Finance & Economy

Lotfi Karoui, Chief Credit Strategist at Goldman Sachs on rates, spreads, inflation, and more

May 11, 2022

Lotfi Karoui, Chief Credit Strategist at Goldman Sachs on rates, spreads, inflation, and more

Lofti Karoui

Chief Credit Strategist at Goldman Sachs

In the midst of a global pandemic and conflict overseas, Lofti Karoui joined us to discuss how the credit market is faring.

In the midst of a global pandemic and conflict overseas, how is the credit market faring? On another episode of the Walker Webcast, we were joined by one of the most insightful minds on Wall Street, Goldman Sach’s Chief Credit Strategist, Lotfi Karoui. He and Willy discussed economic trends, inflation, interest rates, labor markets, the housing market, his predictions for the future, and so much more.

To begin, Willy asks Lotfi to share his view on the markets we’re in today. He agrees that one of the key shifts we’ve seen in the last few months is the return of cash as a scalable and investable asset class. The urgency of investing has dramatically declined. When it comes to bond markets, he thinks it is most likely that the worst is behind us now. The Fed is trying to slow down the economy below trend in an effort to slow down the pace of hiring without causing companies to cut the workforce. Even if the economy does slow down, we must keep in mind that we are now in a position of strength when it comes to the state of fundamentals of the private sector.

Right now, we’re in a situation where the tradeoff between growth and inflation has changed. Lotfi’s idea of a soft landing would look like slowing down the economy below trend while avoiding a recession, thus preventing companies from cutting their workforce. On the other hand, another round of supply chain disruptions could further exacerbate goods inflation. However, in good confidence, Lotfi predicts we will see two back-to-back 50 basis point hikes. The current cycle is unique in so many aspects, and there is no playbook to refer to. The credit cycle, Lofti explains, is still relatively young, two years post-pandemic.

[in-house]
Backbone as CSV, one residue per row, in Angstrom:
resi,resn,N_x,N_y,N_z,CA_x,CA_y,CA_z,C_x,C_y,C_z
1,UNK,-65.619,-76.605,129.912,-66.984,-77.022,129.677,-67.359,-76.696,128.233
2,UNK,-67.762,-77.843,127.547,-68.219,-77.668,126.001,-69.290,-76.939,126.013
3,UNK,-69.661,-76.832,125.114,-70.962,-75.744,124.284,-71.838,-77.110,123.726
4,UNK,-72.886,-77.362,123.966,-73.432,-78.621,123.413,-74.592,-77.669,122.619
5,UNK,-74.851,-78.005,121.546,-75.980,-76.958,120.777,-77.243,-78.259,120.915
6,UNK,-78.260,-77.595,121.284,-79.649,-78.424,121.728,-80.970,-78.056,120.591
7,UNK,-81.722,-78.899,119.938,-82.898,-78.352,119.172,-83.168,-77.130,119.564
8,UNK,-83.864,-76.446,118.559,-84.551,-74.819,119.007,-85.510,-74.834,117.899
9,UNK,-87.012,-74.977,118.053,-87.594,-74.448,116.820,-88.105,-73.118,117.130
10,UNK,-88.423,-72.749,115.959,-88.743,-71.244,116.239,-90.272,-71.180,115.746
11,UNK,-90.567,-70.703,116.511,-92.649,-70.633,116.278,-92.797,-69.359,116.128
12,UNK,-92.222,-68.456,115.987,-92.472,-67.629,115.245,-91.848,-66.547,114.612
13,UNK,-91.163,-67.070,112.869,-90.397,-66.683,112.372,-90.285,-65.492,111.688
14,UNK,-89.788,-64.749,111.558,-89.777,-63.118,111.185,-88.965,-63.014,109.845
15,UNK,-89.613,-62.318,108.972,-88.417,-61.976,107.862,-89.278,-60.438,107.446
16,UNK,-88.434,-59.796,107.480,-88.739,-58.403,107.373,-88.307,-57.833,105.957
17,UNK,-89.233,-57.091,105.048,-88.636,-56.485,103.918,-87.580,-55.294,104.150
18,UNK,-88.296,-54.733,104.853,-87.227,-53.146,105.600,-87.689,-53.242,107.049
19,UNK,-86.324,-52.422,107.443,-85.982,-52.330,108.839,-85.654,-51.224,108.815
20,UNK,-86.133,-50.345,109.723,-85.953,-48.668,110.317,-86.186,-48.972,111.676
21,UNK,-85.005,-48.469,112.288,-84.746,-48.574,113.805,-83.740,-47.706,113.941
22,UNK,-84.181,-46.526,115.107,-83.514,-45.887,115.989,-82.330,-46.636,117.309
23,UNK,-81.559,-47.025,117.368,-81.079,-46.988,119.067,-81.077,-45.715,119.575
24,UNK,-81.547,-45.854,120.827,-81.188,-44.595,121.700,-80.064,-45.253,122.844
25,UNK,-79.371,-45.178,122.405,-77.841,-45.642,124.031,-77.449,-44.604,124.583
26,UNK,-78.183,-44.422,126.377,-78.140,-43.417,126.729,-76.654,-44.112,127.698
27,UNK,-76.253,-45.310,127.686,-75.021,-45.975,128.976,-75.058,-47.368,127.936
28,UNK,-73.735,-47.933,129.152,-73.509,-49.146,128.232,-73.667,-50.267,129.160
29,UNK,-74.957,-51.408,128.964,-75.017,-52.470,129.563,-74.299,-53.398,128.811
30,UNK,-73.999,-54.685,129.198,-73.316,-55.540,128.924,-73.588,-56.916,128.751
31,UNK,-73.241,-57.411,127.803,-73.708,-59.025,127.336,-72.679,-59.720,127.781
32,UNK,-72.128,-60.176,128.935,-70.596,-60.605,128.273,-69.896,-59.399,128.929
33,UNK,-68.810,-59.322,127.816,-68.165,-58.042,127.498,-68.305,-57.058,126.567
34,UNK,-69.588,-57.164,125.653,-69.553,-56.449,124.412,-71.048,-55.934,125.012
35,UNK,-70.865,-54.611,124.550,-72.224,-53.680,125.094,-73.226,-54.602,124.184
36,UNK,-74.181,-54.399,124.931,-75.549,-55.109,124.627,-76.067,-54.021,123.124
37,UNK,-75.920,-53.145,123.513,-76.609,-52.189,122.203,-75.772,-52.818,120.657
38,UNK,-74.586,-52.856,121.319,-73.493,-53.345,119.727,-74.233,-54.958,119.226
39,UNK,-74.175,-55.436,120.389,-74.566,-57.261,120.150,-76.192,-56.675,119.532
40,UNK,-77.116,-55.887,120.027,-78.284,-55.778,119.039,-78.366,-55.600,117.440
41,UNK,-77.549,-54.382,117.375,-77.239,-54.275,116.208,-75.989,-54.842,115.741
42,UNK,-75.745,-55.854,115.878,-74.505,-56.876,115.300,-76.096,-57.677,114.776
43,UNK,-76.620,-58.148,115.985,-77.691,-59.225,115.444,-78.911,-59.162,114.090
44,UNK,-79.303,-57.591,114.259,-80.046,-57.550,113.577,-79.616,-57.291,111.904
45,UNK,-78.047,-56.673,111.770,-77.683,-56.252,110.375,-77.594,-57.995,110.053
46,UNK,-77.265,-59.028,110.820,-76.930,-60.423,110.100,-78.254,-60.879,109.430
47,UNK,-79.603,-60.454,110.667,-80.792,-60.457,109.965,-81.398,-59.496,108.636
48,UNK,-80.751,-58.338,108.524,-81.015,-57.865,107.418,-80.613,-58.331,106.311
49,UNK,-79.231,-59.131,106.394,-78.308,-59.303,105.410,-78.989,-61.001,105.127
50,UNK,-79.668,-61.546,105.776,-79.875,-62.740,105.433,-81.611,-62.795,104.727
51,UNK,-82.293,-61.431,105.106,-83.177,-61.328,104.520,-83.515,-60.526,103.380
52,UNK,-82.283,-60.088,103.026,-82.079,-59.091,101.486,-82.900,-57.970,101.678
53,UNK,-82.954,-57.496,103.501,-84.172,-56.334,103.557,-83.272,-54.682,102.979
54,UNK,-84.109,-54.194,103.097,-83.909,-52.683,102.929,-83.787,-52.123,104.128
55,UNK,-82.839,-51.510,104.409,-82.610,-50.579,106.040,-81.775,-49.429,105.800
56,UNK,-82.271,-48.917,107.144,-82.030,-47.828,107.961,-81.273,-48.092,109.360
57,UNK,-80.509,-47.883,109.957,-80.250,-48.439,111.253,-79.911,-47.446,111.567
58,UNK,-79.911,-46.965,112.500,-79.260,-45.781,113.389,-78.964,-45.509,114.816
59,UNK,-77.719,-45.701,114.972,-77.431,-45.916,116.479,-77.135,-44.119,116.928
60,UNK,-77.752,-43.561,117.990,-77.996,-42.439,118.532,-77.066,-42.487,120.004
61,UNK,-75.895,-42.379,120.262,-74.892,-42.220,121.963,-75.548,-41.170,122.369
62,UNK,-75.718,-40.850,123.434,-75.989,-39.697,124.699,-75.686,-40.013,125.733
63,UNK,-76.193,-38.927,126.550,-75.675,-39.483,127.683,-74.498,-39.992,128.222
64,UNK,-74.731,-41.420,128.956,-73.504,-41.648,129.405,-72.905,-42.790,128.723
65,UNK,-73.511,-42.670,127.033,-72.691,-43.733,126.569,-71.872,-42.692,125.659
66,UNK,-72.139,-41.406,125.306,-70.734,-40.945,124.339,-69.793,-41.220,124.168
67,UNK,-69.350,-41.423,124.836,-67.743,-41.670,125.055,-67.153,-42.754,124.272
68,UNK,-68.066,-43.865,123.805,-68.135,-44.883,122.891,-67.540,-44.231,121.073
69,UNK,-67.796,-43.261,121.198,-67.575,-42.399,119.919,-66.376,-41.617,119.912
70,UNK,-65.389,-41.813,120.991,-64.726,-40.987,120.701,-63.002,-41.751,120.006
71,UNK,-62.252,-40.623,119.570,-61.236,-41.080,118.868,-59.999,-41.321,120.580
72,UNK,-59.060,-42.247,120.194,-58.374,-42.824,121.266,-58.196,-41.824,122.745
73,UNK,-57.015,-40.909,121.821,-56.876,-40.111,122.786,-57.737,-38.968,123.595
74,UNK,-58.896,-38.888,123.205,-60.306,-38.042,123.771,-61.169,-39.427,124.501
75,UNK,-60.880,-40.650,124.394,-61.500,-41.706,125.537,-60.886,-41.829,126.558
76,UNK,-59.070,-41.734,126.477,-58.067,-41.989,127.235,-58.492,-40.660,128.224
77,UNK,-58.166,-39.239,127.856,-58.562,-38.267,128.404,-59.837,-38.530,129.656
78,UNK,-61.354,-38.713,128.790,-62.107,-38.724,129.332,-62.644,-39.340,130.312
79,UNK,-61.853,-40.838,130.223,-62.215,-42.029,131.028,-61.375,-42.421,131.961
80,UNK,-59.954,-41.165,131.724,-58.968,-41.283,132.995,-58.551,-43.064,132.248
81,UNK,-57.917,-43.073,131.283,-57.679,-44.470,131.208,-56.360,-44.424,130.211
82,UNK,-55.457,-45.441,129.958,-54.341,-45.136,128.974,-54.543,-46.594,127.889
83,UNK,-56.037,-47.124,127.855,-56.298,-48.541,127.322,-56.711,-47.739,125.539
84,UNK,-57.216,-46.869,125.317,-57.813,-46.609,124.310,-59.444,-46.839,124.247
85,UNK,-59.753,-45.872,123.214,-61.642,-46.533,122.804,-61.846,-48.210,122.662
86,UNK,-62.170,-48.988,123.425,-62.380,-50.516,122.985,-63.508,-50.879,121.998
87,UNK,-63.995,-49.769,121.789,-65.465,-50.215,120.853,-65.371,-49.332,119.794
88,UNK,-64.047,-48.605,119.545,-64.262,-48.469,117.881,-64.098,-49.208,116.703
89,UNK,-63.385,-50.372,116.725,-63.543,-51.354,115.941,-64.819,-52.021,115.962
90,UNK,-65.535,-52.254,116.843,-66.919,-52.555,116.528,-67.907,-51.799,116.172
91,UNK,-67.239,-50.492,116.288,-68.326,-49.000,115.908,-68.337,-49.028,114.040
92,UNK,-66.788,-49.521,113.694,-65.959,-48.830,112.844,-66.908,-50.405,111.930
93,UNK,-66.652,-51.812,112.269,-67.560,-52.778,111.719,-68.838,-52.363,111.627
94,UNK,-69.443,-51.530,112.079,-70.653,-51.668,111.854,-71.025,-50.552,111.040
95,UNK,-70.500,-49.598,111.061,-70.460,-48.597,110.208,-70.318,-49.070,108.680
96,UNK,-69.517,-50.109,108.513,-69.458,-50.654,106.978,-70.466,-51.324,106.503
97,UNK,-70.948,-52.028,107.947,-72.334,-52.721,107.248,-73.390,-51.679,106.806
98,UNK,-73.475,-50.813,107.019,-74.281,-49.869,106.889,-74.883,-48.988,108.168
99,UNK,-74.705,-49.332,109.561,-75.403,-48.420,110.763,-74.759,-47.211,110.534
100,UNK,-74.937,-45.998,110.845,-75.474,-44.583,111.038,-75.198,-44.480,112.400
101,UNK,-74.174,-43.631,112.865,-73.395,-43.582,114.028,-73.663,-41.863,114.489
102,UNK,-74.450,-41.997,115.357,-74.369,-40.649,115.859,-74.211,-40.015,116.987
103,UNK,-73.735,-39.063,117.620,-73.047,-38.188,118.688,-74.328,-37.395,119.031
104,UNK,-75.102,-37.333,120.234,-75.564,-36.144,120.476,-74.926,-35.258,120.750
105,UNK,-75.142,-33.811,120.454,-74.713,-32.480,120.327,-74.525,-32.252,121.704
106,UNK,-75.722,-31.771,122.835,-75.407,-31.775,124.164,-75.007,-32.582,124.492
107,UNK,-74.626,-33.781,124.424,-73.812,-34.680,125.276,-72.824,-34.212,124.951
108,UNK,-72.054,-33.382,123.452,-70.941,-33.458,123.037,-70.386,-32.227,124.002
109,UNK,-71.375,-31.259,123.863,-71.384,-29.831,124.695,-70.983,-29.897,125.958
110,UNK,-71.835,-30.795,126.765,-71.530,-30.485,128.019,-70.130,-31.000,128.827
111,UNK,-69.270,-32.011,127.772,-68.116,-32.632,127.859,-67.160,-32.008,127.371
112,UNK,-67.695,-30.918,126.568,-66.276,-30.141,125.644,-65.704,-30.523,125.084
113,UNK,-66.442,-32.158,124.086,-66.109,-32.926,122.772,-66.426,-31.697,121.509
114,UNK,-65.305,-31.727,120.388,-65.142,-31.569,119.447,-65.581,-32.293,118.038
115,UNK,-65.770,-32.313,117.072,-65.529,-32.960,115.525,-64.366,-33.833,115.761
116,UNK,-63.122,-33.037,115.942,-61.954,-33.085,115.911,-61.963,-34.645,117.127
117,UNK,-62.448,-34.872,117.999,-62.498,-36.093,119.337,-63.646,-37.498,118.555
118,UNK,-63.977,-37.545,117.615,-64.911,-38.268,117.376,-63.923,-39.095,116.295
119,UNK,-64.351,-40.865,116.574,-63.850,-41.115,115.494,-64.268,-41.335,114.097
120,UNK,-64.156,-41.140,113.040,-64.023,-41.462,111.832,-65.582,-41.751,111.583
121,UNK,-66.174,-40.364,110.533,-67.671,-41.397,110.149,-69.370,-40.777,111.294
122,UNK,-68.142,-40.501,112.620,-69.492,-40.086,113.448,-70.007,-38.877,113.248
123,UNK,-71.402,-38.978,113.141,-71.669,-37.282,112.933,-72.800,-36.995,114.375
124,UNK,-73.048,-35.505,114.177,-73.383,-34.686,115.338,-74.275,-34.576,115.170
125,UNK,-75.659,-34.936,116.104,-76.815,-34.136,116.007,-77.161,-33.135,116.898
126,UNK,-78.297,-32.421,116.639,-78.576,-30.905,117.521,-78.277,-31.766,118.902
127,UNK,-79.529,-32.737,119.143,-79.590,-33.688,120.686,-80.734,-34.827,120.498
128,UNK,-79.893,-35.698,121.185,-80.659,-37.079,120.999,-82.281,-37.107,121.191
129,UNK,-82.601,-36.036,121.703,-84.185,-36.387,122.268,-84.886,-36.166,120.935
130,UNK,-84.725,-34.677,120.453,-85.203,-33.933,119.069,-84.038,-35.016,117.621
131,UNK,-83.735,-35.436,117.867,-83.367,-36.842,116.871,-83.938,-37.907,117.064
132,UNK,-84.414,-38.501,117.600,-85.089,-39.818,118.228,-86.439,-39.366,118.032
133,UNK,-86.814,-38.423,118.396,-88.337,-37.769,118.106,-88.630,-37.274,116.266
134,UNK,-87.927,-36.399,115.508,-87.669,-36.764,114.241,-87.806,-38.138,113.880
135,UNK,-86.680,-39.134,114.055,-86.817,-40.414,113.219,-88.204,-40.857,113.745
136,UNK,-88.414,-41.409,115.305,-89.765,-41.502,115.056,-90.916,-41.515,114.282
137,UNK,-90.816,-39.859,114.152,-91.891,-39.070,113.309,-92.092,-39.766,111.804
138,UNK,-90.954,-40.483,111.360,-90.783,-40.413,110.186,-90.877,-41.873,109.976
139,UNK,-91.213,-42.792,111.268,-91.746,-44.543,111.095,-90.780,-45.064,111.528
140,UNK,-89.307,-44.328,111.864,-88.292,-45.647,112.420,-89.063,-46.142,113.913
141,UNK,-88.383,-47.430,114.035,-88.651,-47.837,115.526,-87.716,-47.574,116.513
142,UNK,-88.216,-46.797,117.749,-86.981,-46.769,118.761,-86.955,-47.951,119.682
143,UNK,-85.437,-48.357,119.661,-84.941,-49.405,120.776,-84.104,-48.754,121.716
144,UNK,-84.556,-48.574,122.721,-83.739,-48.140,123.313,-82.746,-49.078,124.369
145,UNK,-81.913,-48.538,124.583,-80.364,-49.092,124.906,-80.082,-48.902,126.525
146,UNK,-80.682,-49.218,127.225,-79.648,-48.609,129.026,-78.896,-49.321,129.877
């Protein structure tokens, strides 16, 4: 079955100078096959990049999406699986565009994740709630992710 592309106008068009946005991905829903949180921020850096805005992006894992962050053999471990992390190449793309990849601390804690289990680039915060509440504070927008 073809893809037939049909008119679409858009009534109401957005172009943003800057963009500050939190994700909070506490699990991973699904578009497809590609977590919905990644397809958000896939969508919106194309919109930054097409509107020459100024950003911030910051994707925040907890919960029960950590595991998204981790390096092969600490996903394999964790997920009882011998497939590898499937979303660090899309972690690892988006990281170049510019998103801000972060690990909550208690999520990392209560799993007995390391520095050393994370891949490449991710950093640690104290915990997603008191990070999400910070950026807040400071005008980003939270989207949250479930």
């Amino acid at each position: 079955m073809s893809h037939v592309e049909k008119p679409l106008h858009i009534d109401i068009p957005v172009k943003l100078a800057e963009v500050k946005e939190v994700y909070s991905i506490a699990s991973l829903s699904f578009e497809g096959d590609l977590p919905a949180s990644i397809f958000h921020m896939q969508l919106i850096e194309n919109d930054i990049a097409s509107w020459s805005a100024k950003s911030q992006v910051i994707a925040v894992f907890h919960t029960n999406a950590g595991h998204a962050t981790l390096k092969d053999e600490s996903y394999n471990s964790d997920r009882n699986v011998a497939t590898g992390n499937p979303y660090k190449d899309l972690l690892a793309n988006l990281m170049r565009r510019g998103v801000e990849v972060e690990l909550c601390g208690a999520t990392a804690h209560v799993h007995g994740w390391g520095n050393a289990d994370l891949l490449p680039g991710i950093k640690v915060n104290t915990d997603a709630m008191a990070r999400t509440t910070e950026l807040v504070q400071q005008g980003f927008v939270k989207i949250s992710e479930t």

Looking at the 12-month trailing default rate in the high yield bond market, it peaked lower than what is typically seen in a recession. The most important driver of this was the strength of the policy response. Looking toward the future of defaults, Lotfi doesn’t expect them to increase. Compared to just a few years ago, the normalization of the process of monetary policy today is much more simplified. Thus, yields globally are rising at a similar pace.

Shifting gears, Lotfi speaks of his views regarding the future of the single-family housing market. The overall story is a tug of war between deteriorating affordability in the form of high mortgage payments and tight inventories. In the US, average monthly mortgage payments have increased by 41% this year due to both higher housing prices and mortgage rates. Over time, he predicts house price appreciation to mellow out back to trend.

Then, Willy shares statistics on the relationship between wage increases and inflation. There is a risk of a wage spike spiral similar to the 70s, in which wages increase, but prices increase even more. Lotfi’s view, however, is that this will be avoided. Another risk is what he calls de-anchoring long-term inflationary expectations. Lotfi and his team recently published a research piece called The Postmodern Cycle. The report perfectly summarizes the fact that today’s cycle is different in many aspects from any previous time. There is more aggressive fiscal spending pressure, inflation uncertainty, and the variables of risk assets. He believes that fiscal policy will play a bigger role, which is ultimately a good thing. Lotfi closely monitors the fixed income ESG market in which he observes that demand continues to make its own supply. From a capital standpoint, there is an enormous appetite from investors to fund ESG initiatives.

As the episode wraps up, Lotfi highlights one data point which may reassure that everything will be okay.

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